This is certainly the image that the retirement industry sells 24/7. But what about the vast number of people who represent that $7.1 trillion shortfall we mentioned earlier? There will be more people in retirement on the street than on the beach, as this unposed photo suggests:


In essence, the retirement scam only works when you begin thinking far more about the future than about the present. Delayed gratification has its uses but marketing should not be one of them. Since we’re bound by the present it makes far more sense to live there and make decisions that will improve today, and by improve I don’t mean buy more stuff. A long succession of fulfilled and contented days results in a better life than one filled with dreadful work and self-denial in the hope that at age 65 the yoke will somehow be cast off and freedom will ensue.

The happy life you hope to live at the end of the rope must be practiced today.

And every day.



Typical conversation

September 21, 2022 Comments Off on Typical conversation

“How are you?”

“I’m okay.”

“Still listless?”

“Yes. My list seems to have deserted me.”

“How listless are you on a scale of 1 to 10?”

“If 1 means having a lot of list, I’m a 9.”

“Maybe those articles I sent will perk you up.”

“The one on trophic levels and food economy of Middle Paleolithic hominids?”

“I was thinking more of the one on maternal inheritance of mitochondrial DNA and its effect on epigenetics.”

“I only got a few pages into the Middle Paleolithic one. It didn’t really restore my list.”

“Then I guess the mDNA one won’t, either. How are your sores? Are they oozing?”

“No but they itch a lot.”

“Mine too. They’ve spread all over my arms and legs.”


“You know those pants I was wearing?”


“A lady came up to me and said, ‘Excuse me, but do you know you have rents and holes in your leggings all over your backside?’ I told her I didn’t.”

“At least it wasn’t the pair with the giant hole on your butt. I like that one.”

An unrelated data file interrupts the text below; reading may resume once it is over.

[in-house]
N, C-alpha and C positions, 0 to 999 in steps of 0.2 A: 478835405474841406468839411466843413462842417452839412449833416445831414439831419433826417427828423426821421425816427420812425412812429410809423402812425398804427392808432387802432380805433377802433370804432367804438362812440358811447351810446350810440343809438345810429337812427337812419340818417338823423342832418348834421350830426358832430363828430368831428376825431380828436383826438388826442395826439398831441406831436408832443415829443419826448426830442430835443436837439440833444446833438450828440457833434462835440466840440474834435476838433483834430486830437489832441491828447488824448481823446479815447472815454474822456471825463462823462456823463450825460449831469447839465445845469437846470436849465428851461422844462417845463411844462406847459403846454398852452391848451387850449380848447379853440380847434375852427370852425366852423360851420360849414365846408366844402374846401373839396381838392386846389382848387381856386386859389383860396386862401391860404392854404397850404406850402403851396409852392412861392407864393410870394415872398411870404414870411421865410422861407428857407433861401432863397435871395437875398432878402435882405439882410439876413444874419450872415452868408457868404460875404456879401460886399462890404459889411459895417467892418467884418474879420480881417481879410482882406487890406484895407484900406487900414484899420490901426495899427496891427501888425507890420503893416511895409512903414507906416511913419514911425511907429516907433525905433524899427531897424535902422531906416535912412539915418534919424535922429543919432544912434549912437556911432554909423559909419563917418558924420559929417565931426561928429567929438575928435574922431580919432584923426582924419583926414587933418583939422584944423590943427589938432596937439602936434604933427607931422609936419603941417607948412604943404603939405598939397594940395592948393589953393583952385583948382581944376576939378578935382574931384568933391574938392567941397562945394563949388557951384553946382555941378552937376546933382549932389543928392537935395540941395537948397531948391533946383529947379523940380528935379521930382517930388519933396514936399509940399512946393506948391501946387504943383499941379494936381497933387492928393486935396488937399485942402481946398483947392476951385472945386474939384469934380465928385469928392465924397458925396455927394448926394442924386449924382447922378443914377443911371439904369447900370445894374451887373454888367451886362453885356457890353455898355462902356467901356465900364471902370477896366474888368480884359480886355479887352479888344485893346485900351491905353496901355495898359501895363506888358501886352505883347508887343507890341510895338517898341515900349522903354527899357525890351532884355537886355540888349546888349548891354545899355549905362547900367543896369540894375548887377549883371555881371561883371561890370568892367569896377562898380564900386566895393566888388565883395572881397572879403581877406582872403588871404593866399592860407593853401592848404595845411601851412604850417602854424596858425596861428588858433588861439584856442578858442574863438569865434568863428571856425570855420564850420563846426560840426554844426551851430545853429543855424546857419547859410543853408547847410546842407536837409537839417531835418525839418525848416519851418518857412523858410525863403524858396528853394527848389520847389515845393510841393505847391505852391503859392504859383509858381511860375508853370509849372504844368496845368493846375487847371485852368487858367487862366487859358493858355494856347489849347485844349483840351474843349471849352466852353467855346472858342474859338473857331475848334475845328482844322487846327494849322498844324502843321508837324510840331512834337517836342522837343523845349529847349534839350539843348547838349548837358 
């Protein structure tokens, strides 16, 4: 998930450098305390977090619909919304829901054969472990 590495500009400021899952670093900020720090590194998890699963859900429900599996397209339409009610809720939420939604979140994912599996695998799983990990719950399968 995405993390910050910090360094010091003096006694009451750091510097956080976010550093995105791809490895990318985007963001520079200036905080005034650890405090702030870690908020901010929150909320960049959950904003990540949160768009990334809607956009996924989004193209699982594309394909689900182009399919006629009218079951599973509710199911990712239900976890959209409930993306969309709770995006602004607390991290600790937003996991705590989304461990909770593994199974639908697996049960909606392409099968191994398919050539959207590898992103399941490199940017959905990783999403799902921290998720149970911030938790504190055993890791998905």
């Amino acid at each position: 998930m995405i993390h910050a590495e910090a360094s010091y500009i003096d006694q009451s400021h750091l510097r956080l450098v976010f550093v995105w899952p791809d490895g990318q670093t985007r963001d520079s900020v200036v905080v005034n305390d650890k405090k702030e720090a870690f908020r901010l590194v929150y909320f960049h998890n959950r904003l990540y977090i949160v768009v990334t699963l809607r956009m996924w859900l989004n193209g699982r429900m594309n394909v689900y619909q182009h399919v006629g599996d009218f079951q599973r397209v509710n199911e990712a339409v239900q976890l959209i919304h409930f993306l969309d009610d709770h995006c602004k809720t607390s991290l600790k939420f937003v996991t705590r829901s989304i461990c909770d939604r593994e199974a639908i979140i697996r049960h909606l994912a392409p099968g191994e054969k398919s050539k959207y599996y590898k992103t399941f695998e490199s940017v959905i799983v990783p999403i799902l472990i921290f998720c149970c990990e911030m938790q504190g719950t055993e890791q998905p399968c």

“Me, too, it’s the most comfortable one I have but I don’t wear it to work anymore.”

“Bend the wrong way in those and it would be a public viewing.”

“That’s why when I wear them I tie a shirt around my waist.”



Five knives

September 20, 2022 Comments Off on Five knives

I remember coming home one day, I was in my late teens, and my mom was gushing about a set of knives that she had bought, made by Cutco. “The girl who was selling them was so wonderful! She’s working her way through college and they are the most wonderful knives!”

I knew immediately that she had bought the knives for two reasons. The girl had a great sales pitch, and the demo table was stocked with very sharp knives, something alien to my mom. I also knew that with a name like “Cutco” the knives were crap, and even if they weren’t, in my mom’s kitchen they soon would be because she’d never sharpened a knife in her life and her lazy husband’s only thoughts about what happened in the kitchen were 1) When’s my dinner ready? and 2) The maid will clean it up.

In those days the people who cleaned my mom’s kitchen were called maids.

In fact, my mom didn’t need a sharp knife. She was a tremendous cook and had more skill in the kitchen, by far, than in her chosen profession. She suffered a lifetime of dull knives, especially where men were concerned. But the lack of a sharp blade meant nothing to her. As predicted by me, the Cutco kitchen knives sank into dull uselessness. At some point she bought a carbon steel Sabatier paring knife and giant meat knife, but they died equally ignoble deaths of dullness, rust, chipped blades and broken points from being used for everything from slicing to sawing through bone to opening cans.